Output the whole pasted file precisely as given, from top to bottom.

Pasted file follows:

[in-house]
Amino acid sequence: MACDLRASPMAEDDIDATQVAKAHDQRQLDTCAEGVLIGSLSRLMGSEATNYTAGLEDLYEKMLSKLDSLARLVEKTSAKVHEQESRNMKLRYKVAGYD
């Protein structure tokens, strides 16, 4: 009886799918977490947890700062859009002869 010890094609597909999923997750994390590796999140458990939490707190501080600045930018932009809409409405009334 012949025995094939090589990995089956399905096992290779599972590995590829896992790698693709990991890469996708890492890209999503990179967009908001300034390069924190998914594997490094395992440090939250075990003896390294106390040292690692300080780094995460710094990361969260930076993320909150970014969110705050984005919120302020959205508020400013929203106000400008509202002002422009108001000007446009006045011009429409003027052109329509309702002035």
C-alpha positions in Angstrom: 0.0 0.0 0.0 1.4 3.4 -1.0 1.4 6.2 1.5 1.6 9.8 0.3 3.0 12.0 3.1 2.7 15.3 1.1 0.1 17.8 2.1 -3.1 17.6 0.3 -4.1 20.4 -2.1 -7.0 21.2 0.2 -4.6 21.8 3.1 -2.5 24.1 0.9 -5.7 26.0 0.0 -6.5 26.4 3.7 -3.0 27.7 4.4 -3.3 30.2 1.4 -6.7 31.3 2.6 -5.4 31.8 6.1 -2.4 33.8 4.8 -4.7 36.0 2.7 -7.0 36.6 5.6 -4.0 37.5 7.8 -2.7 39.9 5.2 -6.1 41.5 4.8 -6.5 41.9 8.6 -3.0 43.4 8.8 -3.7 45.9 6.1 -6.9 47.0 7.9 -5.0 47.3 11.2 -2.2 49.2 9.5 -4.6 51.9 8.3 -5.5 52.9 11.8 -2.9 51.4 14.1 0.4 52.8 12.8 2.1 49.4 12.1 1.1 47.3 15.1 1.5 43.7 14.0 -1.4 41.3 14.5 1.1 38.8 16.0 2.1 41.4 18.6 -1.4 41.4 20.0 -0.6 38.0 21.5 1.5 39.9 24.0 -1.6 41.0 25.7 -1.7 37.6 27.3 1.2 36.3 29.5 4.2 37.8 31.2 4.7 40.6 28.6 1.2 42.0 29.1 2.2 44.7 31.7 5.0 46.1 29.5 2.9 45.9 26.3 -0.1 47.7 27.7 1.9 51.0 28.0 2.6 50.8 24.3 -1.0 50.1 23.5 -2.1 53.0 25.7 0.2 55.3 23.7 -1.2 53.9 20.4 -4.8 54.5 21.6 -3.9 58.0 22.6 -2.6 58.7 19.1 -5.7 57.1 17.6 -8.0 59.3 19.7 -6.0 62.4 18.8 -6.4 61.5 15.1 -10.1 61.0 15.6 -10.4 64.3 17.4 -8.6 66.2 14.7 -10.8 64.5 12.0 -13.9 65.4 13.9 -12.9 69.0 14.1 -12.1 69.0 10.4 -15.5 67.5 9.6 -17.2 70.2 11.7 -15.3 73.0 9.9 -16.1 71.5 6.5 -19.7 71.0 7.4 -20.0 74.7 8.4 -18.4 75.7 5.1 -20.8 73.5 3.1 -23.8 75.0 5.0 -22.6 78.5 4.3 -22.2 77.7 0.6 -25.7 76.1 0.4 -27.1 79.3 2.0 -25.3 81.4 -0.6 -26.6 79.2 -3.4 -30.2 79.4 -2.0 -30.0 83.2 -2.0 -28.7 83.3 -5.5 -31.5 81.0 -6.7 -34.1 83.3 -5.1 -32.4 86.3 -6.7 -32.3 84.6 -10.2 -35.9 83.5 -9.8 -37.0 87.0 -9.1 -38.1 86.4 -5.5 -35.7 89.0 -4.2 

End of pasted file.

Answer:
[in-house]
Amino acid sequence: MACDLRASPMAEDDIDATQVAKAHDQRQLDTCAEGVLIGSLSRLMGSEATNYTAGLEDLYEKMLSKLDSLARLVEKTSAKVHEQESRNMKLRYKVAGYD
């Protein structure tokens, strides 16, 4: 009886799918977490947890700062859009002869 010890094609597909999923997750994390590796999140458990939490707190501080600045930018932009809409409405009334 012949025995094939090589990995089956399905096992290779599972590995590829896992790698693709990991890469996708890492890209999503990179967009908001300034390069924190998914594997490094395992440090939250075990003896390294106390040292690692300080780094995460710094990361969260930076993320909150970014969110705050984005919120302020959205508020400013929203106000400008509202002002422009108001000007446009006045011009429409003027052109329509309702002035």
C-alpha positions in Angstrom: 0.0 0.0 0.0 1.4 3.4 -1.0 1.4 6.2 1.5 1.6 9.8 0.3 3.0 12.0 3.1 2.7 15.3 1.1 0.1 17.8 2.1 -3.1 17.6 0.3 -4.1 20.4 -2.1 -7.0 21.2 0.2 -4.6 21.8 3.1 -2.5 24.1 0.9 -5.7 26.0 0.0 -6.5 26.4 3.7 -3.0 27.7 4.4 -3.3 30.2 1.4 -6.7 31.3 2.6 -5.4 31.8 6.1 -2.4 33.8 4.8 -4.7 36.0 2.7 -7.0 36.6 5.6 -4.0 37.5 7.8 -2.7 39.9 5.2 -6.1 41.5 4.8 -6.5 41.9 8.6 -3.0 43.4 8.8 -3.7 45.9 6.1 -6.9 47.0 7.9 -5.0 47.3 11.2 -2.2 49.2 9.5 -4.6 51.9 8.3 -5.5 52.9 11.8 -2.9 51.4 14.1 0.4 52.8 12.8 2.1 49.4 12.1 1.1 47.3 15.1 1.5 43.7 14.0 -1.4 41.3 14.5 1.1 38.8 16.0 2.1 41.4 18.6 -1.4 41.4 20.0 -0.6 38.0 21.5 1.5 39.9 24.0 -1.6 41.0 25.7 -1.7 37.6 27.3 1.2 36.3 29.5 4.2 37.8 31.2 4.7 40.6 28.6 1.2 42.0 29.1 2.2 44.7 31.7 5.0 46.1 29.5 2.9 45.9 26.3 -0.1 47.7 27.7 1.9 51.0 28.0 2.6 50.8 24.3 -1.0 50.1 23.5 -2.1 53.0 25.7 0.2 55.3 23.7 -1.2 53.9 20.4 -4.8 54.5 21.6 -3.9 58.0 22.6 -2.6 58.7 19.1 -5.7 57.1 17.6 -8.0 59.3 19.7 -6.0 62.4 18.8 -6.4 61.5 15.1 -10.1 61.0 15.6 -10.4 64.3 17.4 -8.6 66.2 14.7 -10.8 64.5 12.0 -13.9 65.4 13.9 -12.9 69.0 14.1 -12.1 69.0 10.4 -15.5 67.5 9.6 -17.2 70.2 11.7 -15.3 73.0 9.9 -16.1 71.5 6.5 -19.7 71.0 7.4 -20.0 74.7 8.4 -18.4 75.7 5.1 -20.8 73.5 3.1 -23.8 75.0 5.0 -22.6 78.5 4.3 -22.2 77.7 0.6 -25.7 76.1 0.4 -27.1 79.3 2.0 -25.3 81.4 -0.6 -26.6 79.2 -3.4 -30.2 79.4 -2.0 -30.0 83.2 -2.0 -28.7 83.3 -5.5 -31.5 81.0 -6.7 -34.1 83.3 -5.1 -32.4 86.3 -6.7 -32.3 84.6 -10.2 -35.9 83.5 -9.8 -37.0 87.0 -9.1 -38.1 86.4 -5.5 -35.7 89.0 -4.2 